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Dudgeon means resentment

James K. Sayre Oakland
Thursday October 25, 2001


I read with interest Mr. James Day’s recent letter about the recent poses and machinations of the Berkeley City Council (10/20) regarding terrorism. However, I was surprised by your following editorial comment which took his use of “High Dudgeon” to task, implying that he had misused the phrase. You stated that “Webster says “dudgeon” is a wood used especially for dagger hilts.” Actually, that use is the second definition and is considered by some dictionaries to be obsolete. The first and primary definition is variously, “a feeling of offense, resentment” (Concise Oxford Dictionary, 1995), “anger or resentment, now chiefly in the phrase, in high dudgeon” (Webster’s New World Dictionary of the American Language, 1974) or “sullen displeasure; resentment” [probably from the Welsh dugen, “malice” (Funk & Wagnalls College Standard Dictionary, 1931). So I would suggest that letter writer Mr. Day used the term properly.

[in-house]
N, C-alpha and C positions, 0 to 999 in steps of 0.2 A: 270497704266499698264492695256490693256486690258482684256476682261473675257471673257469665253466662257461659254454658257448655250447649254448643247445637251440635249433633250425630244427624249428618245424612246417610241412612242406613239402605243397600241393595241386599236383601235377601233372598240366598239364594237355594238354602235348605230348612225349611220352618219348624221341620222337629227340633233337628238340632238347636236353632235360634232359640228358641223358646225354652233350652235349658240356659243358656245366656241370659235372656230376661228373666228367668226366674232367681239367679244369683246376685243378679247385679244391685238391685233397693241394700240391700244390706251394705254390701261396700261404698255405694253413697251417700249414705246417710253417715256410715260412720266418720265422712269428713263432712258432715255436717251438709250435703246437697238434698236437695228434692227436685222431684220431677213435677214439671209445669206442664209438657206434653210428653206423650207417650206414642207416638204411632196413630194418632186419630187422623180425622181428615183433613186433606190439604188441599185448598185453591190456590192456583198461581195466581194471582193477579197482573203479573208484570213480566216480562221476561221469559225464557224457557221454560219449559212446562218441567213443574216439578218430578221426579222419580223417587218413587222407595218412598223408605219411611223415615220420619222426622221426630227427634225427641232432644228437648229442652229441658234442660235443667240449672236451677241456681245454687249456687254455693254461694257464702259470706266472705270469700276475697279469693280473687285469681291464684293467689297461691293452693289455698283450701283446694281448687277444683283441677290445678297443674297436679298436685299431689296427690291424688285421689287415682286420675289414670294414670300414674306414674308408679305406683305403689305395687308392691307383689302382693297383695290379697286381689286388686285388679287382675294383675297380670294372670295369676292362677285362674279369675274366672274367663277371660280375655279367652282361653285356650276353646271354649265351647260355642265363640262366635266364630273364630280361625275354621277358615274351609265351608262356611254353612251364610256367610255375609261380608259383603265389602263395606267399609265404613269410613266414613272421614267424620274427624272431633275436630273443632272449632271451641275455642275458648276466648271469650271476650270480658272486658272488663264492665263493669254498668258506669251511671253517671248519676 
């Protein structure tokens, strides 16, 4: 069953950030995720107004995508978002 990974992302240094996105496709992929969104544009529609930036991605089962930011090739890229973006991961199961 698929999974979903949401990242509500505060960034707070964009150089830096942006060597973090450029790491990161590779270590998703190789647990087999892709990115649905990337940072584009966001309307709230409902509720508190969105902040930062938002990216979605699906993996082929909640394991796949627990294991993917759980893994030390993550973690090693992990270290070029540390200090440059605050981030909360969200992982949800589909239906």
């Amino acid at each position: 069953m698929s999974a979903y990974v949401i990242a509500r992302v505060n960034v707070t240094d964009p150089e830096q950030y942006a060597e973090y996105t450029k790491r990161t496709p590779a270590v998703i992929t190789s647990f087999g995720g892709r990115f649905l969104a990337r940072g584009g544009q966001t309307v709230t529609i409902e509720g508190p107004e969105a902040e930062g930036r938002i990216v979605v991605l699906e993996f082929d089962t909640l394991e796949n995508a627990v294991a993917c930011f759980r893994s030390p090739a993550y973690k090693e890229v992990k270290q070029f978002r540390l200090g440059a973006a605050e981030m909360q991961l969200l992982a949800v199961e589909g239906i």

James K. Sayre